In Fig. 2 we see typical one-dimensional numerical results for the diffraction dynamics in the case of a slab of constant length with self-focusing nonlinearity in comparison with the asymptotic expression of Eq. (4). Our calculations are surprising accurate in the case where the nonlinear phase is and taking into account the simplicity of our assumptions as well as the relative large amount of diffraction inside the slab. Not only we can predict the location of the intensity maxima but also the amplitude profile of the main lobes. By further increasing the light intensity to the numerical results start to slightly deviate from the predicted values. The main reason is that the beam inside the slab, due to its higher intensity profile, starts to experience self-focusing. This behavior can be qualitatively understood in comparison with Fig. 4(a), where the location of the two first intensity maxima as a function of for constant slab length is shown along with the theoretical predictions of Eq. (4). The beam passing from the left slab experiences self-focusing and its optical path length () increases with the intensity. As a result, the interference between the two slits is shifted almost linearly towards the negative direction. For we see that the numerical data are slightly shifted in the negative -direction as compared to the theoretical curve. This is the outcome of the weak self-focusing that further increases the accumulated phase (and thus the optical path) as compared to the predicted values. As the nonlinearity increases, and for , the absolute maximum of the output intensity pattern is shifted to the adjacent maximum curve located to the right. The theoretical value for this jump is . We attribute this difference to the nonlinear spectral broadening of the beam passing through the slab that leads to increased diffraction, which eventually overcomes the amplitude increase due to self-focusing. Specifically, in Fig. 2(d), where we see that the left main lobe has significantly reduced intensity as compared to the theory, whereas the right main lobe compares well to the theoretical curve. By further increasing up to the same behavior is repeated: the intensity maximum is shifted to the next adjacent branch that is located to the right for , whereas the Fresnel theory predicts this value to be . An even further increase of the nonlineariry results to strong self-focusing inside the slab. The diffraction dynamics lead to more complicated intensity patterns at the observation plane that can not be predicted in terms of our theory.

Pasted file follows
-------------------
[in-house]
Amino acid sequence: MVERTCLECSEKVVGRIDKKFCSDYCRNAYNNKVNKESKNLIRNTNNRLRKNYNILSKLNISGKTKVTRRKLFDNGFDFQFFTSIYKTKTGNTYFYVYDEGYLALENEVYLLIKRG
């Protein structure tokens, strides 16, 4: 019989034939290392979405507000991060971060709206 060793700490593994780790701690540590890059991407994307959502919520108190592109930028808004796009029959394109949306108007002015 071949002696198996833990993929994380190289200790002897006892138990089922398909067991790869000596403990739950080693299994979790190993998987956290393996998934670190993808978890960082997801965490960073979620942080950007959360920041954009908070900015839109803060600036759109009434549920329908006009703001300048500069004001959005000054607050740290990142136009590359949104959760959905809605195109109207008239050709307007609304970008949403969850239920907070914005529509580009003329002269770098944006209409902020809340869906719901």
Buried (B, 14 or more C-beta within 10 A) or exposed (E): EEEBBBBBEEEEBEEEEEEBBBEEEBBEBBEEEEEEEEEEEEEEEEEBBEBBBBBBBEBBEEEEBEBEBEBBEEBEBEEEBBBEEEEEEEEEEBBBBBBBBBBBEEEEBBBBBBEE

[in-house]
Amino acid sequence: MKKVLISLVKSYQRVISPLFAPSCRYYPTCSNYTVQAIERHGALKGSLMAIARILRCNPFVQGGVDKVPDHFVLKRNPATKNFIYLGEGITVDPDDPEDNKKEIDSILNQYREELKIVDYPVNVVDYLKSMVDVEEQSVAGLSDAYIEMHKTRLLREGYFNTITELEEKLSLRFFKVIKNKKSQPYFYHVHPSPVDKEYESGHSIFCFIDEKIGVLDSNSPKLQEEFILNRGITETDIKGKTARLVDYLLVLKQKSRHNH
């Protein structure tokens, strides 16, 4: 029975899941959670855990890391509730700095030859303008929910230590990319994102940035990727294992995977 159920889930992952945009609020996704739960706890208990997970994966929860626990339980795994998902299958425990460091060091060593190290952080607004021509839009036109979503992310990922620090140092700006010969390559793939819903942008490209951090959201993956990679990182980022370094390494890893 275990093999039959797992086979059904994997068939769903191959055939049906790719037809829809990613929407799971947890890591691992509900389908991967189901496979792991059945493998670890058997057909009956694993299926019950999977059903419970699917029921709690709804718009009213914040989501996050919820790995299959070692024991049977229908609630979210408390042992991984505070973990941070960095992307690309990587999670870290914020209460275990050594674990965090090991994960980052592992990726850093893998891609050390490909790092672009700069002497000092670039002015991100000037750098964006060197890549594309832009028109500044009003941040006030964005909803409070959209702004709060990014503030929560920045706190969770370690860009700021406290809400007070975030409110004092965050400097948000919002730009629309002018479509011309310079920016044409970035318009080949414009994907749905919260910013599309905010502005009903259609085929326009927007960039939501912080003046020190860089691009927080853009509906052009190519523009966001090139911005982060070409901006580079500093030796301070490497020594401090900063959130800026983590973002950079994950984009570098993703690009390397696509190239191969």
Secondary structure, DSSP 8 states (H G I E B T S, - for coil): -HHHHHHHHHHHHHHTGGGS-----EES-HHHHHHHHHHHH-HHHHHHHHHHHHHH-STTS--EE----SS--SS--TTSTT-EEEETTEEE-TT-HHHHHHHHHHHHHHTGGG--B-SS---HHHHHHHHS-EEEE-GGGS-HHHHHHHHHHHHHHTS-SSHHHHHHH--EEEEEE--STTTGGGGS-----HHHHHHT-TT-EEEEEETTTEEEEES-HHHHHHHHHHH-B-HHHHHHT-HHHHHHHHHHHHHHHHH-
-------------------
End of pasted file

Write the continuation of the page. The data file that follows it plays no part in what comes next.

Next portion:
Figure 5: (color online) Locations of the first two intensity maxima as a function of the normalized slab length for constant phase accumulation . In the top and bottom rows and . In the left and right columns the nonlinearity is self-focusing and self-defocusing respectively. The locations of the first and second maxima is shown with (blue) circles and (red) triangles, respectively, whereas the solid lines with the same colors are the predicted values. In (d) the green triangles correspond to the location of the third maximum.